On Kevin Knight's NewAdvent.org, there is a list of past popes. One of the google ads currently links to a Foreign Policy article called "Job Description for the Next Pope" by a Professor Appelby of Notre Dame. It's an odd piece, repeatedly claiming that the next pope needs to pay more attention to political, economic, and scientific leaders. Now elites have their place in the world, and I'm not one to deny their need for religious conversion and ministry. But this author's insistence on the importance of technocrats in papal policy strikes me as very odd. Really, technocrats get enough attention in the press and corporate worlds; it may be a good mission for a religious order, but the papacy has a larger body of people to whom he must minister.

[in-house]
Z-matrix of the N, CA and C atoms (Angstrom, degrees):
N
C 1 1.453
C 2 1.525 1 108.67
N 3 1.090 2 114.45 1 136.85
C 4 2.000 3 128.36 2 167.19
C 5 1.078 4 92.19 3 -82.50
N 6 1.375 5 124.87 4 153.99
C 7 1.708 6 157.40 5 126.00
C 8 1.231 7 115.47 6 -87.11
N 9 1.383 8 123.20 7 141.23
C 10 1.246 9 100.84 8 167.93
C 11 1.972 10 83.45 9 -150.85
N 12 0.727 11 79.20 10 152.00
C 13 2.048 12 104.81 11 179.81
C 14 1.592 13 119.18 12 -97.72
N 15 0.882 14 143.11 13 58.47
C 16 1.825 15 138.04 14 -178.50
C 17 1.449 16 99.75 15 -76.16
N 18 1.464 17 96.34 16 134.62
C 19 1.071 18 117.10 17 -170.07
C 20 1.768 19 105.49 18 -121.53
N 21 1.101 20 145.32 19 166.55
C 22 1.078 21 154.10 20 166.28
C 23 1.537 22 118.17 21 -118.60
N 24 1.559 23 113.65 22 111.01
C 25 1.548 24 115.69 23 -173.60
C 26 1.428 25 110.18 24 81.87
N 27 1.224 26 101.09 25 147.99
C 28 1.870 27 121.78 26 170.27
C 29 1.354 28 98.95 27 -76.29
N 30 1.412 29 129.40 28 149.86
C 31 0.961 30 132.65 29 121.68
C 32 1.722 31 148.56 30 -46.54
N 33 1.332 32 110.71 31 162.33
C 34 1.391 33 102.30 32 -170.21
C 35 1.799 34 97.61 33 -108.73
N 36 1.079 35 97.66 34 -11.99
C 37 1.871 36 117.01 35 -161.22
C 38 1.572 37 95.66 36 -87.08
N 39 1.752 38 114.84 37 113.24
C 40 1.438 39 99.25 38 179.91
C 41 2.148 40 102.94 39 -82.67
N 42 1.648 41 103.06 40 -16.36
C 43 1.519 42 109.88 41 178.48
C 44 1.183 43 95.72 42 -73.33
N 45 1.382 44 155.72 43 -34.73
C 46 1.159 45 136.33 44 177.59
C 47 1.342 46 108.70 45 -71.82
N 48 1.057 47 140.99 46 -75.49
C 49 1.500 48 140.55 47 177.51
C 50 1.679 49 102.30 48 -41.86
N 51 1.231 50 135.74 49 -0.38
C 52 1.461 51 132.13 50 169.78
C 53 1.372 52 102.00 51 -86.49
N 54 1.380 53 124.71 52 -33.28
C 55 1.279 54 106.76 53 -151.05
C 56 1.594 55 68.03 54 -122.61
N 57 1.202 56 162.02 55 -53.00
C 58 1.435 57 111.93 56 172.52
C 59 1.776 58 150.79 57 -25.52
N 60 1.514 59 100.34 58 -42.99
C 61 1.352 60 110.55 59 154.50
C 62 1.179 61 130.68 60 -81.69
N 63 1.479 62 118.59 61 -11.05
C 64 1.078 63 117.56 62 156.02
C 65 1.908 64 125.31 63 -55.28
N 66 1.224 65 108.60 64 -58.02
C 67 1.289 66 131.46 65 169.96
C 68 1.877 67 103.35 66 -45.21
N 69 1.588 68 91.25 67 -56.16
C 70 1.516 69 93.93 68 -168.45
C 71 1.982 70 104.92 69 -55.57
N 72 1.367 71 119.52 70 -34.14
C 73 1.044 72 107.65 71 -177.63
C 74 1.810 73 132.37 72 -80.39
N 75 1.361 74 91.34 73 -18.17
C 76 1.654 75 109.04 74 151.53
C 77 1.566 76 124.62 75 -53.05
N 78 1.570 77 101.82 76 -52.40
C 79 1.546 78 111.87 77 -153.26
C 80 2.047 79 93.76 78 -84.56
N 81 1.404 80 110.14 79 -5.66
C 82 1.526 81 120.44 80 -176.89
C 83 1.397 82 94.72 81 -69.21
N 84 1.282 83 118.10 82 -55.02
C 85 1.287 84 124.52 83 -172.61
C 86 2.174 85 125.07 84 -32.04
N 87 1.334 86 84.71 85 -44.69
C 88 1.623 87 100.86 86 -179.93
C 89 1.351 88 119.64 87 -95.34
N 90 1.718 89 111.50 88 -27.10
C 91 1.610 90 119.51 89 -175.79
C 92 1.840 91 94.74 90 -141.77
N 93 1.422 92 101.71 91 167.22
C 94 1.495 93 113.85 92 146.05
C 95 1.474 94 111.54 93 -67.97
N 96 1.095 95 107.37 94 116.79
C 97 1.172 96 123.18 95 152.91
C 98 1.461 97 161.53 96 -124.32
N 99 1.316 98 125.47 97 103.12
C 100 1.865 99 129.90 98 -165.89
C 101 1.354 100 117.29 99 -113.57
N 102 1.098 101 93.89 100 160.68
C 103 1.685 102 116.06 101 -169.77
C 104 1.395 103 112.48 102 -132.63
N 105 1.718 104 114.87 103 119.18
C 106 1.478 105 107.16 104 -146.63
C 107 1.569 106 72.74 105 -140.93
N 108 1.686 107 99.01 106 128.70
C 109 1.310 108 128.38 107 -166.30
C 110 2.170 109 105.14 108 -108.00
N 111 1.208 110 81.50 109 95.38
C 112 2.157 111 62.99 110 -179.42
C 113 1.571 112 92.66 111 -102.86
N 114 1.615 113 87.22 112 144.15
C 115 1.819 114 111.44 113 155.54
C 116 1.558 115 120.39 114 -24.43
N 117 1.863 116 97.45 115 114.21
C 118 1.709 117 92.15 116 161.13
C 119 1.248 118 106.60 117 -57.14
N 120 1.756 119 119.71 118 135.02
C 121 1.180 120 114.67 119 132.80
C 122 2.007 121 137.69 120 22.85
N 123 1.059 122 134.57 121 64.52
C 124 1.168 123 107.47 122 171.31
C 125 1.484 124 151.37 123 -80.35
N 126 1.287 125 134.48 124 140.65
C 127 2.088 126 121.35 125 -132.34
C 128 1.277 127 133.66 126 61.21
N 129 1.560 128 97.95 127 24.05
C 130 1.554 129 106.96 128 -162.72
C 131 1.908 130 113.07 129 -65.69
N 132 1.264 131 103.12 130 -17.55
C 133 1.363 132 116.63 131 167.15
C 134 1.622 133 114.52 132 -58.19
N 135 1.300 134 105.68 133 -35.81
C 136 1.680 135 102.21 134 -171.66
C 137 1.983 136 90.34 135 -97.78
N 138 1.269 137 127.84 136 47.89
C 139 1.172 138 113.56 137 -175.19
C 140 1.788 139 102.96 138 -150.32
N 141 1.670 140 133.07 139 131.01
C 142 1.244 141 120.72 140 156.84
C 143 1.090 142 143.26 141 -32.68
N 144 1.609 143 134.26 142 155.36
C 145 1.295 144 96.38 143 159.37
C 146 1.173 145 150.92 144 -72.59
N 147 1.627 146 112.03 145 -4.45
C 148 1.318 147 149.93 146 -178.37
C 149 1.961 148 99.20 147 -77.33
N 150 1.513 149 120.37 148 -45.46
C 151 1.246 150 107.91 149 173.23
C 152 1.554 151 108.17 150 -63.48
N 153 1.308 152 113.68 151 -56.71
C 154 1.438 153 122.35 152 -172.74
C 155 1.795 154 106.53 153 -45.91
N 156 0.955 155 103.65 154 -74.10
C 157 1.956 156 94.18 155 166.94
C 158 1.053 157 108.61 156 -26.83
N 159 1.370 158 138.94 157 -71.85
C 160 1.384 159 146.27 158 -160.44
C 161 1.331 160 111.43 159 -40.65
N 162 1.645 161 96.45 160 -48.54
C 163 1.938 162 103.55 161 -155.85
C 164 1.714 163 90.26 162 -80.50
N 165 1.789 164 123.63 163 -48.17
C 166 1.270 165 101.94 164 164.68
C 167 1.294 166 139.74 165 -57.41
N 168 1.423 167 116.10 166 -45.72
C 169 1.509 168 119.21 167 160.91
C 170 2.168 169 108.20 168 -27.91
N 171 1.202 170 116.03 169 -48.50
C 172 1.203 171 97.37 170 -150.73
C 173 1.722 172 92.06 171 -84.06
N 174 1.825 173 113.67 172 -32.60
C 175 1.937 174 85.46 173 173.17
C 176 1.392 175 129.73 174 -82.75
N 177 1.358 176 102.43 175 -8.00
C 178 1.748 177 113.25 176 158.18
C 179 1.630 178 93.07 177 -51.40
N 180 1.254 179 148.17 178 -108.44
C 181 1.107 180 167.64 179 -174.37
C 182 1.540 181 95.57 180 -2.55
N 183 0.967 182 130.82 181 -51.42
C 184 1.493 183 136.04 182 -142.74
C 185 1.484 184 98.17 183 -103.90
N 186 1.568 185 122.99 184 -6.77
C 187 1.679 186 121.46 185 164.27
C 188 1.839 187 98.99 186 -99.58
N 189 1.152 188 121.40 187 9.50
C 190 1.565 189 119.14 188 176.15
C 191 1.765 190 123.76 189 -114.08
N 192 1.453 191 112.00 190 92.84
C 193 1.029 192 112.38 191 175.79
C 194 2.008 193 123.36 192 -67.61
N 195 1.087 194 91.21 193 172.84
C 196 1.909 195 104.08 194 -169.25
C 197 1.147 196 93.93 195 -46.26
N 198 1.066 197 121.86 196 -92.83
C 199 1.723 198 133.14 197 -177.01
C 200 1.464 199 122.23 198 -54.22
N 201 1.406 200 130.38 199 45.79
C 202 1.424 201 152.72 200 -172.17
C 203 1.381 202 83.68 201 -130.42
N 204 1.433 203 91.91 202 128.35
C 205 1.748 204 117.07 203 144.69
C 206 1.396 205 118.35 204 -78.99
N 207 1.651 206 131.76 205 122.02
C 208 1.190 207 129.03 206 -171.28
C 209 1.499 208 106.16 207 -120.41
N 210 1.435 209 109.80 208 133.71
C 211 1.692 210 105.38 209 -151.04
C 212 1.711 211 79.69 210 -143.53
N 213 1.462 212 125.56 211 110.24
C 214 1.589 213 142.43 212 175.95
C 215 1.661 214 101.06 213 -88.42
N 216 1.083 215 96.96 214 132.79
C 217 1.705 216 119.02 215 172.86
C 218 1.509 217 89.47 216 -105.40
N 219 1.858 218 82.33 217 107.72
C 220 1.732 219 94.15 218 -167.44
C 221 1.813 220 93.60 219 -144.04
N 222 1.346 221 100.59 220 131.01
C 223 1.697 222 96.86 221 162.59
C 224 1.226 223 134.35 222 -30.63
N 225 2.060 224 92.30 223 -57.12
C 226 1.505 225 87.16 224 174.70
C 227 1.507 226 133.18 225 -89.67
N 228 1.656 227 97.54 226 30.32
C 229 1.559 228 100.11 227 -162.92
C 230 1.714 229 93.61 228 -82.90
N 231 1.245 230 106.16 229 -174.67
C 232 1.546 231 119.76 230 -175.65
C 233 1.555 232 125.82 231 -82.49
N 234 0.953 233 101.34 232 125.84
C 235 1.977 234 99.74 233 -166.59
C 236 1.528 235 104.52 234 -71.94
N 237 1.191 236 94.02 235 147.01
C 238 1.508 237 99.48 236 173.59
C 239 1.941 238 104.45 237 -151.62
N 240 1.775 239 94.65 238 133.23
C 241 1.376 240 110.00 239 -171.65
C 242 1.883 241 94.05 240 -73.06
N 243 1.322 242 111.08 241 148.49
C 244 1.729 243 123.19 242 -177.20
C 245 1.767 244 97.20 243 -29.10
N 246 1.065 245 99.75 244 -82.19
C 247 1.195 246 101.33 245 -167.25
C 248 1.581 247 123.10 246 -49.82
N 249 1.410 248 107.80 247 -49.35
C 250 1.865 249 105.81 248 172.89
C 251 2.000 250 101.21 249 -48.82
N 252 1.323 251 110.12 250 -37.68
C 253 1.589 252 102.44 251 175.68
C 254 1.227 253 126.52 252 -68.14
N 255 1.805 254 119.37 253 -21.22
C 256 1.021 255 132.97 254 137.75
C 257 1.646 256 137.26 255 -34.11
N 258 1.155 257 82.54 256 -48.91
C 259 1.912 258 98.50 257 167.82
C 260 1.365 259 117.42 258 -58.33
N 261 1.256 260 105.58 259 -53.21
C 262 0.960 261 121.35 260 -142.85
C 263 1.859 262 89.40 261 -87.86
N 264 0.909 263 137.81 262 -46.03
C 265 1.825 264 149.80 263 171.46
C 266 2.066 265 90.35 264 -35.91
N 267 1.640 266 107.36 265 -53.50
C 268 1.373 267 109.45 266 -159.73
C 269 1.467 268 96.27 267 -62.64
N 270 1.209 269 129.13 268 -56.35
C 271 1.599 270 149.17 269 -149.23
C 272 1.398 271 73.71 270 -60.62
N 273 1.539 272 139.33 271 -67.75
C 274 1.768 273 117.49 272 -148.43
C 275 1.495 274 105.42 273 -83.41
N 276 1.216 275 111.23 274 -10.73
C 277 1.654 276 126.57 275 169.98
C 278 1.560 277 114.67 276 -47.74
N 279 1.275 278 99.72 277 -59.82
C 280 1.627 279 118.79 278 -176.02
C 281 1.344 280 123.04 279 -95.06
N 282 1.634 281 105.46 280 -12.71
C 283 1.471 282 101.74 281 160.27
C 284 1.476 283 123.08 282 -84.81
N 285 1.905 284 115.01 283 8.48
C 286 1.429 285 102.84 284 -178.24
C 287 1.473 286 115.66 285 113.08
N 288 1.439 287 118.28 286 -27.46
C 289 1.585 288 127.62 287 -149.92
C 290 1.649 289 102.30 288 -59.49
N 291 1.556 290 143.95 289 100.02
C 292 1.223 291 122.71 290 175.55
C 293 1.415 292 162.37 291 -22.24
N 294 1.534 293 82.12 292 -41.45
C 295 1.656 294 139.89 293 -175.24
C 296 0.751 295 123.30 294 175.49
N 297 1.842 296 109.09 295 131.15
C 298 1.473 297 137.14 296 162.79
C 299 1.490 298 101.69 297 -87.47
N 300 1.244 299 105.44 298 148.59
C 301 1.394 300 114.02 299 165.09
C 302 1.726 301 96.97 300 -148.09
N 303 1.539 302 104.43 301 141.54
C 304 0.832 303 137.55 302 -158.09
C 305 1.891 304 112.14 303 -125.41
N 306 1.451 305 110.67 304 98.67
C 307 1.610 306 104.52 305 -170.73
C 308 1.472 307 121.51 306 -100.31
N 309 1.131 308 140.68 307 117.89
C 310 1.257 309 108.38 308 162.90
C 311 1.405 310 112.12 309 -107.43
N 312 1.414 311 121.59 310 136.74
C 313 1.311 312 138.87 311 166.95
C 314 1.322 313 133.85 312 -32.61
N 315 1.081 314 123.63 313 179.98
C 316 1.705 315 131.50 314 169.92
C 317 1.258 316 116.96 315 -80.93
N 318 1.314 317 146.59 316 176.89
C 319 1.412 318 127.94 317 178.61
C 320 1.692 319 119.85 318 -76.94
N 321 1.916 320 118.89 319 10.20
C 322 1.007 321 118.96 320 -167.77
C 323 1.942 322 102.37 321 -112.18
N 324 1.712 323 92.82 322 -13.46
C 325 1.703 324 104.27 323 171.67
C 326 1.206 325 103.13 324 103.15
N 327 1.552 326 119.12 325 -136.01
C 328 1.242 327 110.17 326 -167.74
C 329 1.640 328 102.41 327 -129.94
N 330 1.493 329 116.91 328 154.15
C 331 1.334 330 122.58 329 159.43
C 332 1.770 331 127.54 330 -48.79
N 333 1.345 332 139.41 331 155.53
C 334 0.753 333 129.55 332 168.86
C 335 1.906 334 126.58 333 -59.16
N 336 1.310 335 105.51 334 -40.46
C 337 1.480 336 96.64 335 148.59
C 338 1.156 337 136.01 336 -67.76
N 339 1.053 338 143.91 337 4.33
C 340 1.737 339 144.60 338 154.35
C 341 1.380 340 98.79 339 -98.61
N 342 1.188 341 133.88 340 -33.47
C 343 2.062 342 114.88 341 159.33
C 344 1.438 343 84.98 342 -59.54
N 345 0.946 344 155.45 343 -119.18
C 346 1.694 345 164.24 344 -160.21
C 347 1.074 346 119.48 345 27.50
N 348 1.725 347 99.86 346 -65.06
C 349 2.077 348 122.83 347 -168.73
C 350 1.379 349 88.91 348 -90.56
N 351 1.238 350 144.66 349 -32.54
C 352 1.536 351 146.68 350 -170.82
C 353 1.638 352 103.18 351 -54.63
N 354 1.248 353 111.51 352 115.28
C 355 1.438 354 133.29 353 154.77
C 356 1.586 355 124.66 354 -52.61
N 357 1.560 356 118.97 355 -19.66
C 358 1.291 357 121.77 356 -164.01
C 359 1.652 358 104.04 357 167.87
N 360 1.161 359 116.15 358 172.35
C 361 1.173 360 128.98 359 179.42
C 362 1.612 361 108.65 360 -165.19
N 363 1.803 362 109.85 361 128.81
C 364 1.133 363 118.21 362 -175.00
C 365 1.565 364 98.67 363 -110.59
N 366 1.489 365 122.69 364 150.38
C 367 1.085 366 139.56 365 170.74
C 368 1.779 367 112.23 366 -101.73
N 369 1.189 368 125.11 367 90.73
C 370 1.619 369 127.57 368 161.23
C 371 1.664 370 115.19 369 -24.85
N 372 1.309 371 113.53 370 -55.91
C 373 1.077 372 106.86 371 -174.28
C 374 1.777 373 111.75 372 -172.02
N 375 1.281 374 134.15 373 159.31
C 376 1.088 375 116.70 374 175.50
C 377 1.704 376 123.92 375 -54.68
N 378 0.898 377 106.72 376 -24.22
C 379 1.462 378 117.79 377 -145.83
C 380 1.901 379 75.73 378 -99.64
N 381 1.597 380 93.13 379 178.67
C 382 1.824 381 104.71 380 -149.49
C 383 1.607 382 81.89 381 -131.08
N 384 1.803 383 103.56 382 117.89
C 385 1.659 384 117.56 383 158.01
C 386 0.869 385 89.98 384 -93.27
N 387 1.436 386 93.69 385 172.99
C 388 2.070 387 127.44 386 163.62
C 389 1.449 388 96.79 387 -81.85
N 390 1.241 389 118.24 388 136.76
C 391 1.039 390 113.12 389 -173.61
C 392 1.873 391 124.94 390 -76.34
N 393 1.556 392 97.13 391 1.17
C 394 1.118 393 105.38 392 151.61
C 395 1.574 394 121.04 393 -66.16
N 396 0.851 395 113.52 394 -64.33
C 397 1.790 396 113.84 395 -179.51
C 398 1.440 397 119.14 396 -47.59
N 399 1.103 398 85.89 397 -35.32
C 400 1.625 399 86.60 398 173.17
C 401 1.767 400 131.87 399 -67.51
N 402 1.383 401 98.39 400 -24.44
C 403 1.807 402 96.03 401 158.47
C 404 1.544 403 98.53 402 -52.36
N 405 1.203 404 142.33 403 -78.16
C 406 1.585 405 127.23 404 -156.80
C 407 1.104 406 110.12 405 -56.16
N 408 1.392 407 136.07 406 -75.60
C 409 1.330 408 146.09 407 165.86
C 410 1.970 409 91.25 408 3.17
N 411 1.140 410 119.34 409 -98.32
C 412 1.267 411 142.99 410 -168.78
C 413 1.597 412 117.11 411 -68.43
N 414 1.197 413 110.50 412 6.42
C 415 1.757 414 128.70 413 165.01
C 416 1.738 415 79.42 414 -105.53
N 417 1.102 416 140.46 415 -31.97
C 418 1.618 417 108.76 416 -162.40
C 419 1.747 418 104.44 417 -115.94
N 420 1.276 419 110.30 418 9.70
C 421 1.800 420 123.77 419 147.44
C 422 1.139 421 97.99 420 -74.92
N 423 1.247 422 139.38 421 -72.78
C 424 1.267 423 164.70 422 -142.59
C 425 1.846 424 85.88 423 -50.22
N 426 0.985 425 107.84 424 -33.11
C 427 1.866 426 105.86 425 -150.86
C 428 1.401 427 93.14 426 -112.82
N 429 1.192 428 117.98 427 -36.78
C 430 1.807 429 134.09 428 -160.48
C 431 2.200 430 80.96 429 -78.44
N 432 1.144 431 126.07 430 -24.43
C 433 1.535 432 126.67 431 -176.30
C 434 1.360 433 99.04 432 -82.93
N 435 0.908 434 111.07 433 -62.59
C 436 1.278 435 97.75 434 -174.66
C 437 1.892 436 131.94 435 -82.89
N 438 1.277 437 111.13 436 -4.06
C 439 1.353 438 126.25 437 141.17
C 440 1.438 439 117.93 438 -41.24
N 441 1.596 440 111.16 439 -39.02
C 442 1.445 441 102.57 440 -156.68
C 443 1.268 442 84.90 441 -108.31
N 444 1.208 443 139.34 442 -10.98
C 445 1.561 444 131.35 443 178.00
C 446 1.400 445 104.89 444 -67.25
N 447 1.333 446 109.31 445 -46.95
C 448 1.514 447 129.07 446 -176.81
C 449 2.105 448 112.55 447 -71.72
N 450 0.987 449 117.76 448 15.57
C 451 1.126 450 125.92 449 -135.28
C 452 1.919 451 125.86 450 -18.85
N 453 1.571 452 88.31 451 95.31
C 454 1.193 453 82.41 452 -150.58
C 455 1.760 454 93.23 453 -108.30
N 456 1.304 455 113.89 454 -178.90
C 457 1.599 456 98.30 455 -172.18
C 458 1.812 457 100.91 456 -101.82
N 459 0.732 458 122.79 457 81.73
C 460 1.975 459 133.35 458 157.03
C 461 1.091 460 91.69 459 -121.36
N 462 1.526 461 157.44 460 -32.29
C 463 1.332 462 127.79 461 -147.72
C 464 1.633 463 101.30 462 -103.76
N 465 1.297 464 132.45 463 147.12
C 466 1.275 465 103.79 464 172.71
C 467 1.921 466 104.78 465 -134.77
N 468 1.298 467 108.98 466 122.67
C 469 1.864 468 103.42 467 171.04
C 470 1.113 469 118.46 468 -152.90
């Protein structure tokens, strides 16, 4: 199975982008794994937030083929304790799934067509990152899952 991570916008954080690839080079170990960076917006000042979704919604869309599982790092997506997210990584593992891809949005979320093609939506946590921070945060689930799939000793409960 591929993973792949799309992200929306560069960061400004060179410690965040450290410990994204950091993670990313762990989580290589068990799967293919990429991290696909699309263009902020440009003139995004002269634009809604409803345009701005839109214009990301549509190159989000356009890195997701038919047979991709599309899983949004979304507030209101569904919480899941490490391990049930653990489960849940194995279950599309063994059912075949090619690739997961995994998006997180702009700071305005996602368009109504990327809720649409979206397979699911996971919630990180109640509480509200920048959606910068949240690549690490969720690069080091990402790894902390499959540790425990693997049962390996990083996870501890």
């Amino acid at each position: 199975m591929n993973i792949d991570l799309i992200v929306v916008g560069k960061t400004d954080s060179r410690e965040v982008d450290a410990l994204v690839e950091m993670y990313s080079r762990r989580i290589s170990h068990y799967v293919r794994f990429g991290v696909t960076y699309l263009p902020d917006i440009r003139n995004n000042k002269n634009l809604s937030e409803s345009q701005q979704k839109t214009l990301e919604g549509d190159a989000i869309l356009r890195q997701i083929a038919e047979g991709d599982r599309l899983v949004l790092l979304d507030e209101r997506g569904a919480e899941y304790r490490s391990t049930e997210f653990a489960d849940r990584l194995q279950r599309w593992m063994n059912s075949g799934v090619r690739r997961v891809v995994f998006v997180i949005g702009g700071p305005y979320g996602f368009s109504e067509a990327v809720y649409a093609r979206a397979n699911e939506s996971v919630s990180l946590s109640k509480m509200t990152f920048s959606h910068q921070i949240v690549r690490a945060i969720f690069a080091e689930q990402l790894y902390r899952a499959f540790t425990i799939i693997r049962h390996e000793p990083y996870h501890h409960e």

As I remember, the Jesuits used to have a special ministry for the elite, but their decline and their order's insistence on getting back to what St. Ignatius Loyola originally intended has seriously dampened their effectiveness. I have some impression that Opus Dei is trying to fill the Jesuits' niche, but that is perhaps because of Rev. McCloskey's many high-profile converts.